DOJ Says Alabama Has Yet to Fix Its Prisons Where 33 Inmates Have Died in Last 3 Years

The U.S. Department of Justice said Alabama prisons have remained unimproved after 33 inmates have died in the last three years due to overcrowding and understaffing, the Associated Press reported.

The Justice Department notified Alabama over two years ago that the state's prison conditions were so bad they were unconstitutional. The department recently updated its complaint last Friday after a federal judge told them to be more specific about their accusations.

According to the filing, at least 33 inmates were killed in the prison between 2018 and 2020. The Justice Department said seven prisoners were killed in 2021 and were either stabbed, smothered or choked to death.

Officials wrote that violence in prisons remains high and the facilities are "overcrowded and dangerously understaffed." Alabama has acknowledged issues with state prisons but is fighting the allegations that the conditions are unconstitutional in court.

"In the two and a half years following the United States' original notification to the State of Alabama of unconstitutional conditions of confinement, prisoners at Alabama's Prisons for Men have continued daily to endure a high risk of death, physical violence, and sexual abuse at the hands of other prisoners," the Justice Department wrote in the complaint.

For more reporting from the Associated Press, see below.

Alabama Prison, Inmate, Help
FILE - In this Oct. 22, 2019, file photo, a sign reads, "HELP," in the window of an inmate cell seen during a tour by state officials at Holman Correctional Facility in Atmore, Ala. Alabama lawmakers return to Montgomery on Monday, Sept. 27, 2021, to vote on a $1.3 billion prison construction plan proponents say will help address the state’s longstanding problems in corrections, but critics argue the troubles go much deeper and won’t be remedied with brick, mortar and bars. Kim Chandler/AP Photo

The lawsuit accused the state of operating prisons where conditions are so poor they violate the U.S. Constitution's ban on cruel and unusual punishment and accuses state officials of being deliberately indifferent to the situation.

While the department reported no 2021 homicides in monthly reports, at least 10 prisoner-on-prisoner homicides "have been reported by the media and advocates in calendar year 2021," officials wrote. The prison system does not include in its numbers deaths that are still under investigation.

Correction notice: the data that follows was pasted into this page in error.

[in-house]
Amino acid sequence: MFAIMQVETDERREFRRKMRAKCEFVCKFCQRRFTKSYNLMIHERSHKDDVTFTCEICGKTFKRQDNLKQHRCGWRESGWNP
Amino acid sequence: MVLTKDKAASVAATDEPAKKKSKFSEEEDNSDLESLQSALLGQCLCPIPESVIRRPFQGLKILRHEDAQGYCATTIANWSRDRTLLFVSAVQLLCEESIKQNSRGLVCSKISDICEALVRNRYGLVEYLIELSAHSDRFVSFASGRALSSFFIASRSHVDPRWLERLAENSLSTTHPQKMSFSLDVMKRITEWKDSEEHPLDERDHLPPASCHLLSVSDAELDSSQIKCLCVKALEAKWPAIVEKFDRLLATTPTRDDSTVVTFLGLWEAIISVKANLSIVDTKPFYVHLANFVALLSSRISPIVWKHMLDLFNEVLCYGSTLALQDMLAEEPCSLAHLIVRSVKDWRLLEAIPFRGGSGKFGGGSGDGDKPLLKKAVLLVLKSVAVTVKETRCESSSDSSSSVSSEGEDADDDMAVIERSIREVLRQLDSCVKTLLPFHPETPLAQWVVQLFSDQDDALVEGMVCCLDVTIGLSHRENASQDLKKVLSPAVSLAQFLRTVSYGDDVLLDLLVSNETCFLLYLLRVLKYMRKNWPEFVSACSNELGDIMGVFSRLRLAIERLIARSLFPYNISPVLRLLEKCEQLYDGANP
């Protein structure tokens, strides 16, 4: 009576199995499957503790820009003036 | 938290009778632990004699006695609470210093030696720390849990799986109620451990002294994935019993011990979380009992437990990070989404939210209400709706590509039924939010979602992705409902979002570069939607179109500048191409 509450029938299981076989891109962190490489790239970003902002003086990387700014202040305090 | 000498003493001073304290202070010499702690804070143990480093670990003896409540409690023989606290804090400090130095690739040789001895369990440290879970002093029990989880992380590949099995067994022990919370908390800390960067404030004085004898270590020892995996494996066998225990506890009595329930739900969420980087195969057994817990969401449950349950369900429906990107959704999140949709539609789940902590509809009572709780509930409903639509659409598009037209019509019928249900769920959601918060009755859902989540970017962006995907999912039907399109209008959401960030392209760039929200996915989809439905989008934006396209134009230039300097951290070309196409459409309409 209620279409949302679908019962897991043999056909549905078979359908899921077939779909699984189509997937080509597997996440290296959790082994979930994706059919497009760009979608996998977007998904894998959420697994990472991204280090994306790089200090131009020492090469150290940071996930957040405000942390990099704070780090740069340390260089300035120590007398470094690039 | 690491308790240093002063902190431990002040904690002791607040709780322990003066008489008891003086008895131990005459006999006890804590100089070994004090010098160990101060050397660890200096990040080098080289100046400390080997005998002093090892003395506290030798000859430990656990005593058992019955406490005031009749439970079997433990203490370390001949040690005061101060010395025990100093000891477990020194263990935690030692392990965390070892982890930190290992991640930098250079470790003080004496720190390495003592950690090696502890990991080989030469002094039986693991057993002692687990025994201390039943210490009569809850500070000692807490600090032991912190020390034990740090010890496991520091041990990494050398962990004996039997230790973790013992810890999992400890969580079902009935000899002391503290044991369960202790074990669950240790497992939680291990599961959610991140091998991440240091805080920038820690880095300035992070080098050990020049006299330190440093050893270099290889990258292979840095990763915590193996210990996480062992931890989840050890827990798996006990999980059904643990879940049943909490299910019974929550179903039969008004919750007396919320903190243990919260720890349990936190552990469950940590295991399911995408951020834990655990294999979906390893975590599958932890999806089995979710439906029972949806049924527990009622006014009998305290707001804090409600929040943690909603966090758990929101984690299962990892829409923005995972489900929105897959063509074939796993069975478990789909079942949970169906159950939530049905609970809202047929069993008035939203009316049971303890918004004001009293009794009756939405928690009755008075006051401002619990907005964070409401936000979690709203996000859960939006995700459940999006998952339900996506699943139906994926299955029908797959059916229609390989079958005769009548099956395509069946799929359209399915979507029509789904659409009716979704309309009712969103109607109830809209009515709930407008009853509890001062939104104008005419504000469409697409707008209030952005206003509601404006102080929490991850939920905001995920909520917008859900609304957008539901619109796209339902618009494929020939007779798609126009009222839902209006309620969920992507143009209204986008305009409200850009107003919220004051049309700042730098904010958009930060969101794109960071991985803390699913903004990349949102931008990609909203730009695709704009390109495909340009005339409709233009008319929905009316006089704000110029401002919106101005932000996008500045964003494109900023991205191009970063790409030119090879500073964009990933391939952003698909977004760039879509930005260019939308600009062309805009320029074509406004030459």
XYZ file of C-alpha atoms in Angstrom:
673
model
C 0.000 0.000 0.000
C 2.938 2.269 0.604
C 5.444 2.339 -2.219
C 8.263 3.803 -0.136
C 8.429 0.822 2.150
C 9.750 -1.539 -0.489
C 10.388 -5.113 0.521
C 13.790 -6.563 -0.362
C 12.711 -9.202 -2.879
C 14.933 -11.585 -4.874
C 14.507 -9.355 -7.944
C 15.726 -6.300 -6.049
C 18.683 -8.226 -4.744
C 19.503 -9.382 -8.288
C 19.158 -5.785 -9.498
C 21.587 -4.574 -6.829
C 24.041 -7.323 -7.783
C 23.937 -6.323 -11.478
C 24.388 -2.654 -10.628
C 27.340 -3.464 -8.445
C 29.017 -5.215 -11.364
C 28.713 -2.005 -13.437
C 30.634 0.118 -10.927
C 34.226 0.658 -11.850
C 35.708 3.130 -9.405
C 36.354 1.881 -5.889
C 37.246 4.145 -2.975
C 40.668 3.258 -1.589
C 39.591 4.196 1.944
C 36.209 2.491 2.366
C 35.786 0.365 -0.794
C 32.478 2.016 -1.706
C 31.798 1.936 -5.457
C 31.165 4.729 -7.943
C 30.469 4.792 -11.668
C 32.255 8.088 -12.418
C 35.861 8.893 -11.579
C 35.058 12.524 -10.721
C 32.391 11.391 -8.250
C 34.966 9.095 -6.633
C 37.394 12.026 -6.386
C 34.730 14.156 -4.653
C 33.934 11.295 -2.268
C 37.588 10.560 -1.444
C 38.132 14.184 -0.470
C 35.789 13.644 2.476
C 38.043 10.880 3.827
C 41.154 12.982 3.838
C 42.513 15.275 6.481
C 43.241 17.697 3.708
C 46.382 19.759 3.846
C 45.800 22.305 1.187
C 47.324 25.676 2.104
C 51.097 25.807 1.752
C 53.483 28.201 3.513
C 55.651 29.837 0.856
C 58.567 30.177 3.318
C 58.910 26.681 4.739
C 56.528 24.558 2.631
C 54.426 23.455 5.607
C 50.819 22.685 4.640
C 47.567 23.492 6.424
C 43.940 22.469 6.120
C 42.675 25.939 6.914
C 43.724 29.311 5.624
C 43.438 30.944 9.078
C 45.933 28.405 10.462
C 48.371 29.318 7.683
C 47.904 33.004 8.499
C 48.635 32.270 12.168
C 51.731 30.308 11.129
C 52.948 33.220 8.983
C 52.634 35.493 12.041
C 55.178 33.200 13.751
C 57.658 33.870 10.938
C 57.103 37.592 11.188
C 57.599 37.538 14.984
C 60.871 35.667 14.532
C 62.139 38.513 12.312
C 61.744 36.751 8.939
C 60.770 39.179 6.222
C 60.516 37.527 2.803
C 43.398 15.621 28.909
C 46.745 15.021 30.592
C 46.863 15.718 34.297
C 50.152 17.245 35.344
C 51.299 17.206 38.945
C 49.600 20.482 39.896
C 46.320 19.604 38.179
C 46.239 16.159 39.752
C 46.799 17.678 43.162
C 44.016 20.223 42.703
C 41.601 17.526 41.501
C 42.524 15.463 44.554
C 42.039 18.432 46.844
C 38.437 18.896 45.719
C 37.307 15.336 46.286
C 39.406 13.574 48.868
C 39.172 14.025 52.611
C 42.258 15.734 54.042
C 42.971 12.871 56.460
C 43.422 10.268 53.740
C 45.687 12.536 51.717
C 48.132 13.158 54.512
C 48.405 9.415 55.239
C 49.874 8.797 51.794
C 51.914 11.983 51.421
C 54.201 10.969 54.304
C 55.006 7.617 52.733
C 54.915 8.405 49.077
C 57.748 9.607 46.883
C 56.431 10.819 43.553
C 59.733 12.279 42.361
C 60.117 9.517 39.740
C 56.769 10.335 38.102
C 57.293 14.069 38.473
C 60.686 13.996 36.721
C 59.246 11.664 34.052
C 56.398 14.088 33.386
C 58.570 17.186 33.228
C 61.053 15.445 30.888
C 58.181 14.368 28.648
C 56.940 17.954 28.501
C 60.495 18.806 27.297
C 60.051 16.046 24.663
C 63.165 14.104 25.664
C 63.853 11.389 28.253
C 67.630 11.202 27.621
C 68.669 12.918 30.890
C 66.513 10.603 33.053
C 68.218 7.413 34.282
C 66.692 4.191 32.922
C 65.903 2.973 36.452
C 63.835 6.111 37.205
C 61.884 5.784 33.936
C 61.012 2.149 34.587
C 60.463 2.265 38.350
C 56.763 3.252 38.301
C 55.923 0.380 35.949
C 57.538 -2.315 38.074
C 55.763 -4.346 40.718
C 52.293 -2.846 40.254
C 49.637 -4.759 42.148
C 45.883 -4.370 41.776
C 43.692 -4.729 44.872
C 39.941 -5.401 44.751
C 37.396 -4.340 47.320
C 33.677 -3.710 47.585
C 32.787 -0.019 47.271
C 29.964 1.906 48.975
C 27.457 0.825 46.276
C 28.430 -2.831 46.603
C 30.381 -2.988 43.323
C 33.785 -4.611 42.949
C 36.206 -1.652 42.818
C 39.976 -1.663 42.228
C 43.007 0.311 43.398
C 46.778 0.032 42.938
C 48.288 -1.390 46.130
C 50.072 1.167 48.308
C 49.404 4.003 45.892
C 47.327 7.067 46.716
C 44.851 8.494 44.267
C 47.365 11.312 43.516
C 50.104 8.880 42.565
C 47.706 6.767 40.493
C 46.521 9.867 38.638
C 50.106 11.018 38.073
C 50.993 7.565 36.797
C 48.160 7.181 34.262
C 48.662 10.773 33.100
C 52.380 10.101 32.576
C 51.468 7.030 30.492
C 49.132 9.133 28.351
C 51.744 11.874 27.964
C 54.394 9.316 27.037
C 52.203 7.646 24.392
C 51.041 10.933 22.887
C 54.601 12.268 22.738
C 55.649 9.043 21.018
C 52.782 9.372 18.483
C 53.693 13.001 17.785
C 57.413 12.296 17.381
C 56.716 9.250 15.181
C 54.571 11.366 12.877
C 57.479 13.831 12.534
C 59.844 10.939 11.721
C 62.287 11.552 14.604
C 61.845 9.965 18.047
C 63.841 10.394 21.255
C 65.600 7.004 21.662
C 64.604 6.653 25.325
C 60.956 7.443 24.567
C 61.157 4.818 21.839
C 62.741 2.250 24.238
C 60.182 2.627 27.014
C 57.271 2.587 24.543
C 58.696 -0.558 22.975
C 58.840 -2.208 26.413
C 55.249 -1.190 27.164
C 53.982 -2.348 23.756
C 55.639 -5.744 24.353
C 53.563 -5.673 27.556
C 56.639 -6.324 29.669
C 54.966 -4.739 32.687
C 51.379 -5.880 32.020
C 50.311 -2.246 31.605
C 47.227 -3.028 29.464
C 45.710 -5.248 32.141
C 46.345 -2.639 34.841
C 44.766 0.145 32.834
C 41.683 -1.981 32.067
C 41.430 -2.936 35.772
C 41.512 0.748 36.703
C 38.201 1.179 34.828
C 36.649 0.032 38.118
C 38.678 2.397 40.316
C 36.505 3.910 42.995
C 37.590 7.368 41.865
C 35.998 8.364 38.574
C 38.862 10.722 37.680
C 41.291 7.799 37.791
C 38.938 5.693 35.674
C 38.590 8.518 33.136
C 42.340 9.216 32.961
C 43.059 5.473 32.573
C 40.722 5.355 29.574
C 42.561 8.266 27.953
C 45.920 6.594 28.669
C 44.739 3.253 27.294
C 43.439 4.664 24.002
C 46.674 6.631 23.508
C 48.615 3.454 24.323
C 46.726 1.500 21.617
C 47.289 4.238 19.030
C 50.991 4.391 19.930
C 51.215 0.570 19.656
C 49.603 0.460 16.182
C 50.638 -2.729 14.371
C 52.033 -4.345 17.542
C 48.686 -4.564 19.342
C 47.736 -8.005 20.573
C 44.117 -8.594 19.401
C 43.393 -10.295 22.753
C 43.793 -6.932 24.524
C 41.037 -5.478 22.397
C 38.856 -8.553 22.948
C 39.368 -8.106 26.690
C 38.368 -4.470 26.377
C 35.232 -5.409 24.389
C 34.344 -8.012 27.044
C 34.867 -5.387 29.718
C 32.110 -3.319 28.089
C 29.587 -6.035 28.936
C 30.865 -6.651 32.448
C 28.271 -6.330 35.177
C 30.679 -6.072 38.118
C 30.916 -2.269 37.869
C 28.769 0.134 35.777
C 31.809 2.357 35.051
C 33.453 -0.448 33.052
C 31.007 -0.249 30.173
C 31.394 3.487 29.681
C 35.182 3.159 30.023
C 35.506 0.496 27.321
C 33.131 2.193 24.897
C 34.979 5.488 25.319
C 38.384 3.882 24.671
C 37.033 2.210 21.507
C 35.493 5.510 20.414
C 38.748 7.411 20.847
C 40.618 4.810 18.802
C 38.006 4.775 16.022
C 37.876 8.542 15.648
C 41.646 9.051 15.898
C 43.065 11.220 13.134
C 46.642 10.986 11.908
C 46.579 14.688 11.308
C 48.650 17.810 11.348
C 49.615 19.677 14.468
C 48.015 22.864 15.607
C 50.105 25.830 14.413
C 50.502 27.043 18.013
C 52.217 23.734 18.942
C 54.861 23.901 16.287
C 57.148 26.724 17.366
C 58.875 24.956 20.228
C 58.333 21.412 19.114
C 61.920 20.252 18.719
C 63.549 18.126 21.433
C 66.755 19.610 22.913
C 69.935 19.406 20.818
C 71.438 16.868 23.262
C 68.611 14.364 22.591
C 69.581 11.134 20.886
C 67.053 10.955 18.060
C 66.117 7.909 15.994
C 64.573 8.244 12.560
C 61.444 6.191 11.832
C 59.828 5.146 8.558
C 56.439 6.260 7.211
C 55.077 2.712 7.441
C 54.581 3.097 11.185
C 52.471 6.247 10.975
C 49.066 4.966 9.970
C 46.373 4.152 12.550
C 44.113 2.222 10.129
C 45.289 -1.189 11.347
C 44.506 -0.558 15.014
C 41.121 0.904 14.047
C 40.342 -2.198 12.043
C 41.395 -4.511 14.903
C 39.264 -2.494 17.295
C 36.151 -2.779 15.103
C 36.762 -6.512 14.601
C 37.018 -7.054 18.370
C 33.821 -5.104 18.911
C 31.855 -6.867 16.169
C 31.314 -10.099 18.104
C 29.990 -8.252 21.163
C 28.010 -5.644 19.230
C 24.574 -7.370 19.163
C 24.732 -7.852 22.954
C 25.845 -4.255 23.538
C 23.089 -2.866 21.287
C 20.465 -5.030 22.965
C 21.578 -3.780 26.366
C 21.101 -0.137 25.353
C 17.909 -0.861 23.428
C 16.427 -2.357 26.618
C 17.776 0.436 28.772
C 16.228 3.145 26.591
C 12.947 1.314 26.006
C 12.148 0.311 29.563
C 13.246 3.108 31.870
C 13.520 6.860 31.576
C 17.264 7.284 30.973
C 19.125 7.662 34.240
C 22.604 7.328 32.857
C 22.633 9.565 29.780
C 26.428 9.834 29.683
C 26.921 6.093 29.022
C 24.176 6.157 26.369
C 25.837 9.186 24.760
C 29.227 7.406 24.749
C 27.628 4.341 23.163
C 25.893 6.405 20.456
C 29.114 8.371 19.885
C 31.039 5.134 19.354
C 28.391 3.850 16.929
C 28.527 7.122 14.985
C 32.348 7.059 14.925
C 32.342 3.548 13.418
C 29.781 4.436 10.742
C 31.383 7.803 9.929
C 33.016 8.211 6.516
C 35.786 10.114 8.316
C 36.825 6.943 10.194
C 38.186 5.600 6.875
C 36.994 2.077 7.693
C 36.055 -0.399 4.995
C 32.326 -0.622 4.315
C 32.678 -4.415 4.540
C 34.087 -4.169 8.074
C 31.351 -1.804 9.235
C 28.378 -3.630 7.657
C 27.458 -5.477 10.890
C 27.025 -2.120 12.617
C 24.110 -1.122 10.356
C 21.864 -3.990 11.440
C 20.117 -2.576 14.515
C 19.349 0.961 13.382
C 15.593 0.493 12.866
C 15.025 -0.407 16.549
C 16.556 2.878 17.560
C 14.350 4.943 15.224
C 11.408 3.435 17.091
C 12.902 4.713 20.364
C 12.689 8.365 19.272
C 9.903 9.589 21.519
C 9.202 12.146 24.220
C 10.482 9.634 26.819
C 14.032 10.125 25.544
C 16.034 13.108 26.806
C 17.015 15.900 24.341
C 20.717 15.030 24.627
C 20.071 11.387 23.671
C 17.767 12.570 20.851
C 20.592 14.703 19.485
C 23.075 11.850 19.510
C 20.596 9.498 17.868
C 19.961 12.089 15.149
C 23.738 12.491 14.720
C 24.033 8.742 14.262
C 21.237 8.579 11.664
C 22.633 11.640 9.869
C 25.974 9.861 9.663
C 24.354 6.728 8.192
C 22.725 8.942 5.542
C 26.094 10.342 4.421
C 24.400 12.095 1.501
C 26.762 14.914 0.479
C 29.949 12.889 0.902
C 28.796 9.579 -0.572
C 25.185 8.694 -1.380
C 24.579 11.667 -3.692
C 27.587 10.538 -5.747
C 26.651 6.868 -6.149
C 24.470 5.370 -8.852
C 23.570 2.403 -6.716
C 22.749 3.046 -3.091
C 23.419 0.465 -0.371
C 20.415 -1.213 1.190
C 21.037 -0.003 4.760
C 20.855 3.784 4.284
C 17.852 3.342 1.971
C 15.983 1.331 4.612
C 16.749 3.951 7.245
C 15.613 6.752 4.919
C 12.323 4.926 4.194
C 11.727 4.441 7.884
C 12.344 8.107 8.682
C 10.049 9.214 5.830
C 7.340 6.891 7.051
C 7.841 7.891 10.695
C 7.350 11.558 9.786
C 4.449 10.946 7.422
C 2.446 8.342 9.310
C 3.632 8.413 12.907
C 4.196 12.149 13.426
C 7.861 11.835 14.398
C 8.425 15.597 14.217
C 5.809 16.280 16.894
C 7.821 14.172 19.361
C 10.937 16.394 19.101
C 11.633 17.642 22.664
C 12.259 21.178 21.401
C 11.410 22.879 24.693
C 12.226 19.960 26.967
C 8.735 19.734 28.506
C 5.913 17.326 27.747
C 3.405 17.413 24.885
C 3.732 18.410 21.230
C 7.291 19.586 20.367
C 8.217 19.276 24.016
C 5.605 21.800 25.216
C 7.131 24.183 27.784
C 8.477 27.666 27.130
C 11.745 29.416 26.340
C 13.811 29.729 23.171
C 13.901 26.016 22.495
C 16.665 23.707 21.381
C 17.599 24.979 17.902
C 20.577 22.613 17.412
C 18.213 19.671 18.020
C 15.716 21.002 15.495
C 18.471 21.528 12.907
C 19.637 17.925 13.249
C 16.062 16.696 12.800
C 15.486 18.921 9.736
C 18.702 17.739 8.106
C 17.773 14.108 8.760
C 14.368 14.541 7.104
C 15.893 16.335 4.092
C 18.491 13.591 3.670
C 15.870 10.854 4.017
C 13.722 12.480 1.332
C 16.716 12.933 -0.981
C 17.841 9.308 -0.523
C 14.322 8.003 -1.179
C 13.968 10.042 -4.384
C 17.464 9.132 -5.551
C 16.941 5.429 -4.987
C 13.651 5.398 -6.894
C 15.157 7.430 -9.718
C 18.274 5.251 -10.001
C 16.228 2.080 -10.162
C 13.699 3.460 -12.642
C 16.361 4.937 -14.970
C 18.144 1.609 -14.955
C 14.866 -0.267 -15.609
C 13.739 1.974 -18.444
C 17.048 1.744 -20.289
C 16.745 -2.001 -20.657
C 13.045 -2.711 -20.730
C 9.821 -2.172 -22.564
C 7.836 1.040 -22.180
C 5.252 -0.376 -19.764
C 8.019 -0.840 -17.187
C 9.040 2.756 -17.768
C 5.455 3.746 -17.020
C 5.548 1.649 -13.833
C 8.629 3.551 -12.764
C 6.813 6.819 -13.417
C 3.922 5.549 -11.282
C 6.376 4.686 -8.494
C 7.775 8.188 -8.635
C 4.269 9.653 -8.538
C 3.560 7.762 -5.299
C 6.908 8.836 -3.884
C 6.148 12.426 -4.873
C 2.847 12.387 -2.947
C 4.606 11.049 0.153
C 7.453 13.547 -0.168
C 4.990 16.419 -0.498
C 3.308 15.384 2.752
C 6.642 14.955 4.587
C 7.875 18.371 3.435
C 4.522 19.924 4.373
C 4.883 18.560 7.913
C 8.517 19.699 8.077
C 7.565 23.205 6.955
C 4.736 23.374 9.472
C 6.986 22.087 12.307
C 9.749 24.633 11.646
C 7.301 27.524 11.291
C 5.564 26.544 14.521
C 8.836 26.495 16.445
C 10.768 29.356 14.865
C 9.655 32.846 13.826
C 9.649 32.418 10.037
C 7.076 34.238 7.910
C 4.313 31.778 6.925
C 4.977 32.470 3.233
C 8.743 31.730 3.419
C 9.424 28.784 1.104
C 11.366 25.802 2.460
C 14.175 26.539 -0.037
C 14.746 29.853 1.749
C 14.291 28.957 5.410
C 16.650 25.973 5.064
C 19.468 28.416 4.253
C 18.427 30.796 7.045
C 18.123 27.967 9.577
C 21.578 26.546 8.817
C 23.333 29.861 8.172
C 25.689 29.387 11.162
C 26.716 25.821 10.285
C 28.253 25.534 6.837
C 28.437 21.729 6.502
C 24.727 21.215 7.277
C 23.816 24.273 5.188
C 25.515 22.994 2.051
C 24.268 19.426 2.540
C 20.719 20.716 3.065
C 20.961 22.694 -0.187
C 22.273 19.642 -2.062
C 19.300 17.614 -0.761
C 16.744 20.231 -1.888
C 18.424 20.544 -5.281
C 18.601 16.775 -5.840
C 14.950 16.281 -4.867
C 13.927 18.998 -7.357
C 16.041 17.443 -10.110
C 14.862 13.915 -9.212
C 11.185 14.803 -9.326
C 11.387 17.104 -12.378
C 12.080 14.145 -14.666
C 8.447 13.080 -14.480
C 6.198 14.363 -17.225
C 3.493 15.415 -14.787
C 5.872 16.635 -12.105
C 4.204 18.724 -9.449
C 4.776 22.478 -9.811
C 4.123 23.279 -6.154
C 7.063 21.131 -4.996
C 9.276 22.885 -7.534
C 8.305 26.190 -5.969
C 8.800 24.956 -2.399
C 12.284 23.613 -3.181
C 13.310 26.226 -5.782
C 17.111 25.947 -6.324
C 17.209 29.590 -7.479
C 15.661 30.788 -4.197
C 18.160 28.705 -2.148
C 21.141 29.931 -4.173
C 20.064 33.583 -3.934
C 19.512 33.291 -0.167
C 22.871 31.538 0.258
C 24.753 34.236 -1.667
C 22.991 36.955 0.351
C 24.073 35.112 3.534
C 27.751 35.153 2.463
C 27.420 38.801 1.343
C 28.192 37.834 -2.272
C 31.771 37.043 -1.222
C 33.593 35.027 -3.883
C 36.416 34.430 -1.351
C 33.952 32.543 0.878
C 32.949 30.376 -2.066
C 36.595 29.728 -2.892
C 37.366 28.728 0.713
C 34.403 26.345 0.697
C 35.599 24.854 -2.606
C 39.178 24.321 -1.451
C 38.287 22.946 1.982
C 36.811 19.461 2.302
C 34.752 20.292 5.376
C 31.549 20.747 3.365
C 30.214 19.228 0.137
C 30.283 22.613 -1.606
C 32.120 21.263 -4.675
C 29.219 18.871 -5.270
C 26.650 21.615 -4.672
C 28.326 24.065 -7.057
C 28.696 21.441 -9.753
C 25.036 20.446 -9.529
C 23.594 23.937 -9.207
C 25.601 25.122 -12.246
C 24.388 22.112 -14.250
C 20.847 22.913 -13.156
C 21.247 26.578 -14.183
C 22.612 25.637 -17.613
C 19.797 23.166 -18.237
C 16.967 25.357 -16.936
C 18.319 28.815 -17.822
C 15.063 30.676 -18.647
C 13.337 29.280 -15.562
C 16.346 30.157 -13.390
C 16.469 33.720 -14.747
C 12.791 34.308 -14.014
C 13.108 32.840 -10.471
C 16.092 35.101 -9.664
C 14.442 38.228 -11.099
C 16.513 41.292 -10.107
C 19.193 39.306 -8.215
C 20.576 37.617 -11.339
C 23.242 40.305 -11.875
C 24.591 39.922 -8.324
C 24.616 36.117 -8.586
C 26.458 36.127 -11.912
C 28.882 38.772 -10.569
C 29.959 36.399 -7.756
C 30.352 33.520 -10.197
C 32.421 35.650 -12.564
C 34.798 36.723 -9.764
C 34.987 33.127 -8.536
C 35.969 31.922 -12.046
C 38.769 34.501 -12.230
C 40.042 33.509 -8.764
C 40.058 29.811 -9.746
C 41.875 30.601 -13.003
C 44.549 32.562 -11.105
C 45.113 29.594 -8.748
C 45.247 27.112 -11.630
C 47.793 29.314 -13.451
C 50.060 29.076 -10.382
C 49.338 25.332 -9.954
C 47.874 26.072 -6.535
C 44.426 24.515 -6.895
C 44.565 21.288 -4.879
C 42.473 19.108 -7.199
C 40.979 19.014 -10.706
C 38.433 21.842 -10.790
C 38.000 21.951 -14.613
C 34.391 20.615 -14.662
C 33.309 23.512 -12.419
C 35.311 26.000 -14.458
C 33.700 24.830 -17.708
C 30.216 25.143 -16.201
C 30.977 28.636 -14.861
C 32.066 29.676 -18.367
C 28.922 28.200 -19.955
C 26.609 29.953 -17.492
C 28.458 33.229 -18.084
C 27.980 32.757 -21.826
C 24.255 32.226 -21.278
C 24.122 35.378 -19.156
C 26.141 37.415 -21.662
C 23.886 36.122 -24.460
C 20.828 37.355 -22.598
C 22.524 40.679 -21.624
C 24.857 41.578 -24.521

In one case, a 53-year-old prisoner at Donaldson died after being strangled and a note was found on the prisoner indicating he feared for his life because another prisoner had ordered a "hit" on him, officials wrote.

The Associated Press in September sent a records request asking for the number of inmate deaths under investigation as a potential homicide. The department responded on November 2 that it did "not label any death investigation as a 'potential homicide' so we cannot provide that information."

The Justice Department wrote there is a pattern of excessive force by prison guards that is fueled by a dangerous mix of overcrowded prisons and too few officers.

"Overworked security staff in the overcrowded prisons lack sufficient backup and support to manage prison security, which results officers' increased fear of prisoner threats and excessive force," the department wrote.

The department said, "most of Alabama's prisons had correctional staff vacancy rates of over 50%" in the first quarter of 2021. The Justice Department also described a litany of safety and sanitation problems with buildings, including that "not one of the 13 Alabama's prisons for men has a functional fire alarm system."

A state lawmaker, who has called for the firing of Corrections Commissioner Jeff Dunn, said Wednesday that the prison system is in crisis.

"I've said it a million times. There is no leadership over there," said Representative Chris England, a Democrat from Tuscaloosa.

Alabama Governor Kay Ivey this fall signed into law a plan to use $400 million in pandemic relief funds to help build two 4,000-bed prisons and a new prison for women and renovate other facilities.

Ivey and GOP legislative leaders touted the construction plan as a partial solution to the state's longstanding problems in corrections. Critics argued buildings alone will not remedy the prison problems and said the state has needs in health care and education that could be helped by the $400 million

Gov. Kay Ivey
Alabama Governor Kay Ivey this fall signed into law a plan to use $400 million in pandemic relief funds to help build two 4,000-bed prisons and a new prison for women and renovate other facilities, but critics argue the troubles go much deeper and won’t be remedied with brick, mortar and bars. Above, Alabama Governor Kay Ivey speaks during a news conference in Montgomery, Alabama, July 29, 2020. Kim Chandler, File/AP Photo